I miss home and our family a great deal, accustomed as I was to spending this season with them.  The New Year has us all reflecting on the past year, especially the way that countless families have taken us in and made us feel like one of their own.  The Catholic Diocese of Whitehorse, the Coopers of Coeur d’Alene, the Pfeiffers of Portland, the Samuels of Santa Monica, the Taylors of San Diego, and the Salazars of Guadalajara are just a few of these.  Thank you all for what you’ve done for us.


December has foreshadowed the rest of our journey in 2012.  We’ve climbed some tremendous mountains in Mexico’s western highlands, and we respect the toll that it takes on our bodies.  The Andes will only be bigger, more challenging, and more spectacular.  I’ve dealt with illness for the first time since leaving Anchorage.  A dreadful headache became a cold and ear infection; sadly, I’m still recovering and the illness has cost us some time and miles.  Rest and health can’t be compromised, and once I’m healthy we’ll be riding strong once again.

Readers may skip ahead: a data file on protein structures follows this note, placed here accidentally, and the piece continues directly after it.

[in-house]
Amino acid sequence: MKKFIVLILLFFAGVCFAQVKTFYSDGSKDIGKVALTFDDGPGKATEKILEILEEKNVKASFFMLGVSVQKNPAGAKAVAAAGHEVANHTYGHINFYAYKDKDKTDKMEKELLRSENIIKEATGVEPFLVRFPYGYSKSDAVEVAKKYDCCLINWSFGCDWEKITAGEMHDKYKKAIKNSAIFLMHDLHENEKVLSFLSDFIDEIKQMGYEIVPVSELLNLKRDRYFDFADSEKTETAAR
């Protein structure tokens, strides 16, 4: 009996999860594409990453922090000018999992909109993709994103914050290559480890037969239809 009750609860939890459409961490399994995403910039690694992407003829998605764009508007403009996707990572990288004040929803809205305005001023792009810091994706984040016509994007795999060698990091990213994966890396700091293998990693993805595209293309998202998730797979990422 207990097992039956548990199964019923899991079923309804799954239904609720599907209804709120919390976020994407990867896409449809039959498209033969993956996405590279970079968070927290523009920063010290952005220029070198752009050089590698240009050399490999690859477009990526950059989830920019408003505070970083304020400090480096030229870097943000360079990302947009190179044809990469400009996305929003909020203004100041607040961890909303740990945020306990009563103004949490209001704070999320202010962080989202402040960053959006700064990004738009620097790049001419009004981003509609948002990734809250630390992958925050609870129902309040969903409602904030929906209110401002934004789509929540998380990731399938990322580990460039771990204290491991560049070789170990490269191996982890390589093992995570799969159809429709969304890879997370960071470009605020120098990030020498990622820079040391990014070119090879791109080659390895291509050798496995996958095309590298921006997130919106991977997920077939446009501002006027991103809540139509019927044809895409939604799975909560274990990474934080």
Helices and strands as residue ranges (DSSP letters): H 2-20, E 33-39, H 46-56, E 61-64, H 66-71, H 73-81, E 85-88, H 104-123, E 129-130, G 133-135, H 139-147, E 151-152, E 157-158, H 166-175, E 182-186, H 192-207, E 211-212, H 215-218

The human and geographical diversity of the mainland is incredible.  Megacities and rural farming villages and beautiful lakes and mountains rise up at every turn.  Most of North America, even the Baja, has been defined by the vast, empty natural landscapes between places.  This New World brims with life and a constant human presence.  Riding a few mornings ago beside Lake Chapala, we struggled up an impossibly steep cobblestone climb for seven kilometers.  Every turn had us greeting another farmer or laughing child or family with a breathless “Buenos Dias” and a smile through gritted teeth.  It’s almost as if we’ve been practicing piano in the family room since leaving Alaska, and finally we’ve reached our recital and constant audience in the new world of mainland Mexico.  Sometimes we’re self-conscious, but most of the time we’re smiling, inspired, and excited for our next opportunity to inspire a stranger’s day with our story.